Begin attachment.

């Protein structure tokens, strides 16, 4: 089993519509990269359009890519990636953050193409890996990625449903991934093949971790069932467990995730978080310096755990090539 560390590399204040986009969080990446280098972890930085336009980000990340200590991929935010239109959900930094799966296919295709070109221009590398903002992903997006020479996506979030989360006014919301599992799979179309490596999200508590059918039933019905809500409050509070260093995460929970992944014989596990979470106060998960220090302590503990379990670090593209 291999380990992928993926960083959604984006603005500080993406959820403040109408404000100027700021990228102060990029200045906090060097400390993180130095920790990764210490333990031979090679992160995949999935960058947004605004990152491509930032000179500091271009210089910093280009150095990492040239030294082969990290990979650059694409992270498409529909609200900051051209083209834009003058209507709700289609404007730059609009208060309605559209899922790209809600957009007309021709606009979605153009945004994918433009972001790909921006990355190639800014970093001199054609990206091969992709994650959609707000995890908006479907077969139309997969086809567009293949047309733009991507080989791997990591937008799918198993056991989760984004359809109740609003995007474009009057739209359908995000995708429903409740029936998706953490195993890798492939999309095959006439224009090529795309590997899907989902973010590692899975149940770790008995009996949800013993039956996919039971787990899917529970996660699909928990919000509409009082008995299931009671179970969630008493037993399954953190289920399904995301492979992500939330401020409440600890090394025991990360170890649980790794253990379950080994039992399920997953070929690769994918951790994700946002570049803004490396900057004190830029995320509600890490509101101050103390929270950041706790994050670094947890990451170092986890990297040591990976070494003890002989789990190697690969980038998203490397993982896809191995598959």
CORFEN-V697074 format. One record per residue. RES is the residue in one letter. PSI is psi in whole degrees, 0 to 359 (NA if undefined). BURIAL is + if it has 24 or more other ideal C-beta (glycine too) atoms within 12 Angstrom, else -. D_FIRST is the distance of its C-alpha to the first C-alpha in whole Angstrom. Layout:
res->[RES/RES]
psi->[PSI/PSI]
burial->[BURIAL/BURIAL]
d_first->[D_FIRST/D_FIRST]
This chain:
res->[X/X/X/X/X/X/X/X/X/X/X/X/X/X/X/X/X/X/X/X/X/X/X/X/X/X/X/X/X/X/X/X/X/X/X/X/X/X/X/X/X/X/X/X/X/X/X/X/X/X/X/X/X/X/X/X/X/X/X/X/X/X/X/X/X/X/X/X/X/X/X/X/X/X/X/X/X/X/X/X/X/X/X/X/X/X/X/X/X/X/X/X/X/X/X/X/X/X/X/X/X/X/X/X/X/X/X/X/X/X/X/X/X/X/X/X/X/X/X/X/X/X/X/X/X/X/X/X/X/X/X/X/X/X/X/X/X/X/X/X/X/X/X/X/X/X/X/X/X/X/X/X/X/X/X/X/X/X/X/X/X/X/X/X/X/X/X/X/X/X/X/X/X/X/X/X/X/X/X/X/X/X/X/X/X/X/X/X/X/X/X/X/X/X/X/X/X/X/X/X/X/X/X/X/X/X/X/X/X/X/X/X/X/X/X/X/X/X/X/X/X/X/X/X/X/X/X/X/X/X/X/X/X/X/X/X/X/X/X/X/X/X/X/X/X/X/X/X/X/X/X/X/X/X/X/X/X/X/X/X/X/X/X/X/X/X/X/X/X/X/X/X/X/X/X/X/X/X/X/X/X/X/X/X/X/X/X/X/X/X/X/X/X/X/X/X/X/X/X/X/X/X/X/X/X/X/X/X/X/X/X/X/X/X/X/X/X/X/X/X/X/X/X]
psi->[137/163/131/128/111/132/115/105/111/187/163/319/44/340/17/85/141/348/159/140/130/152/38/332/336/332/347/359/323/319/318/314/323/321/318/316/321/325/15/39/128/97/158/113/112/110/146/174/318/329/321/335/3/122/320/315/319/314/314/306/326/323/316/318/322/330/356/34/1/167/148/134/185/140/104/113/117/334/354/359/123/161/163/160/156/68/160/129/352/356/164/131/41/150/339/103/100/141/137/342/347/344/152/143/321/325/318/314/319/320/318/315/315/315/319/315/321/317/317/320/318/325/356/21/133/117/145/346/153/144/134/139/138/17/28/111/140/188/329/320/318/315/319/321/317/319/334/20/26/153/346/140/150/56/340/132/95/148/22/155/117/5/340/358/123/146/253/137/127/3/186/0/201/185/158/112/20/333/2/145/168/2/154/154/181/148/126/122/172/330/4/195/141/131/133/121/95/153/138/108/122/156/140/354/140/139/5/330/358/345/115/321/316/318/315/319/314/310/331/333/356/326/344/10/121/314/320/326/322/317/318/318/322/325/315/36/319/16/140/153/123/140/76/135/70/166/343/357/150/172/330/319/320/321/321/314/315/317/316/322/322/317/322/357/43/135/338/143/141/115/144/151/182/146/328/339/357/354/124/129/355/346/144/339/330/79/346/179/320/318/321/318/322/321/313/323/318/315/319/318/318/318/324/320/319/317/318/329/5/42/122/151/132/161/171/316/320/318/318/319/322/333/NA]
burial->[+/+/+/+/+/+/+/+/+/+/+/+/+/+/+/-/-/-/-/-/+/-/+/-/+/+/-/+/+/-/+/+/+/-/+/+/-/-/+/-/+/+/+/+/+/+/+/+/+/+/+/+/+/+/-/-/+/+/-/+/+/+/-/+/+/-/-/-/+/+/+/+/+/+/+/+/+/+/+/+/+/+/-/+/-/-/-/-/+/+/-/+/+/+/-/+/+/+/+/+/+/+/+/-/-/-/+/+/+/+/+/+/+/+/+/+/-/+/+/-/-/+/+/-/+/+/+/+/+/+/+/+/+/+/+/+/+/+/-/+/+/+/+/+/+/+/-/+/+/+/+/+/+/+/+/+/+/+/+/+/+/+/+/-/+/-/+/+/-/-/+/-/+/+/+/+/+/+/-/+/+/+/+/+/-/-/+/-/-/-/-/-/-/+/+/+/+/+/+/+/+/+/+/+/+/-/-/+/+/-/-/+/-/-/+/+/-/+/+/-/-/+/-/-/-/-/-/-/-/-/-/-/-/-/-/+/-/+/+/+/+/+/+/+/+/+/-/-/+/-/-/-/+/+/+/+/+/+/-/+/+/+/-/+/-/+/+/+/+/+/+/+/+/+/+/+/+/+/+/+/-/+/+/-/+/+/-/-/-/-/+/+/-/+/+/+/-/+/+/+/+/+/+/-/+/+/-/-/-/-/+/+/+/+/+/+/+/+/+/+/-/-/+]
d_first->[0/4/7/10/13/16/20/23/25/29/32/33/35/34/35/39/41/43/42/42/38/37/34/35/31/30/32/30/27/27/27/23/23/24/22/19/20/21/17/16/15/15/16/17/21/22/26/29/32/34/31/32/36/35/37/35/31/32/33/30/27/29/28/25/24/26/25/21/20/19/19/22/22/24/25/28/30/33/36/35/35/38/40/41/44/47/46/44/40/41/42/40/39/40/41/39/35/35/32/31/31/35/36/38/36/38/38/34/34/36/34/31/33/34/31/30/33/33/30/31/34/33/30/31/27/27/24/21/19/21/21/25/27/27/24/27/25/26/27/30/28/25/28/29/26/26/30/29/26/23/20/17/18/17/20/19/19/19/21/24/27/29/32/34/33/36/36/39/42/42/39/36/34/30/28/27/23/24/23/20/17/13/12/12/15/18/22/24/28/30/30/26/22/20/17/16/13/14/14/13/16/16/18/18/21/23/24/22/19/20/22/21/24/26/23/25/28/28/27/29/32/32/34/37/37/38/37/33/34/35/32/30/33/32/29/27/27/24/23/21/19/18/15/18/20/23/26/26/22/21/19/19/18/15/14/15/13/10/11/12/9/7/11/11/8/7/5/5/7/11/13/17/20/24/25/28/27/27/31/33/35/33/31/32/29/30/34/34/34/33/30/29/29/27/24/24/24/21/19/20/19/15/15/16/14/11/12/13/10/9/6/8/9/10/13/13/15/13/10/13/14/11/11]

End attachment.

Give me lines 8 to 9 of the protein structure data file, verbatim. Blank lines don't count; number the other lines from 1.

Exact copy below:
res->[X/X/X/X/X/X/X/X/X/X/X/X/X/X/X/X/X/X/X/X/X/X/X/X/X/X/X/X/X/X/X/X/X/X/X/X/X/X/X/X/X/X/X/X/X/X/X/X/X/X/X/X/X/X/X/X/X/X/X/X/X/X/X/X/X/X/X/X/X/X/X/X/X/X/X/X/X/X/X/X/X/X/X/X/X/X/X/X/X/X/X/X/X/X/X/X/X/X/X/X/X/X/X/X/X/X/X/X/X/X/X/X/X/X/X/X/X/X/X/X/X/X/X/X/X/X/X/X/X/X/X/X/X/X/X/X/X/X/X/X/X/X/X/X/X/X/X/X/X/X/X/X/X/X/X/X/X/X/X/X/X/X/X/X/X/X/X/X/X/X/X/X/X/X/X/X/X/X/X/X/X/X/X/X/X/X/X/X/X/X/X/X/X/X/X/X/X/X/X/X/X/X/X/X/X/X/X/X/X/X/X/X/X/X/X/X/X/X/X/X/X/X/X/X/X/X/X/X/X/X/X/X/X/X/X/X/X/X/X/X/X/X/X/X/X/X/X/X/X/X/X/X/X/X/X/X/X/X/X/X/X/X/X/X/X/X/X/X/X/X/X/X/X/X/X/X/X/X/X/X/X/X/X/X/X/X/X/X/X/X/X/X/X/X/X/X/X/X/X/X/X/X/X/X/X/X/X/X/X/X/X/X/X/X/X/X/X/X/X/X/X/X/X]
psi->[137/163/131/128/111/132/115/105/111/187/163/319/44/340/17/85/141/348/159/140/130/152/38/332/336/332/347/359/323/319/318/314/323/321/318/316/321/325/15/39/128/97/158/113/112/110/146/174/318/329/321/335/3/122/320/315/319/314/314/306/326/323/316/318/322/330/356/34/1/167/148/134/185/140/104/113/117/334/354/359/123/161/163/160/156/68/160/129/352/356/164/131/41/150/339/103/100/141/137/342/347/344/152/143/321/325/318/314/319/320/318/315/315/315/319/315/321/317/317/320/318/325/356/21/133/117/145/346/153/144/134/139/138/17/28/111/140/188/329/320/318/315/319/321/317/319/334/20/26/153/346/140/150/56/340/132/95/148/22/155/117/5/340/358/123/146/253/137/127/3/186/0/201/185/158/112/20/333/2/145/168/2/154/154/181/148/126/122/172/330/4/195/141/131/133/121/95/153/138/108/122/156/140/354/140/139/5/330/358/345/115/321/316/318/315/319/314/310/331/333/356/326/344/10/121/314/320/326/322/317/318/318/322/325/315/36/319/16/140/153/123/140/76/135/70/166/343/357/150/172/330/319/320/321/321/314/315/317/316/322/322/317/322/357/43/135/338/143/141/115/144/151/182/146/328/339/357/354/124/129/355/346/144/339/330/79/346/179/320/318/321/318/322/321/313/323/318/315/319/318/318/318/324/320/319/317/318/329/5/42/122/151/132/161/171/316/320/318/318/319/322/333/NA]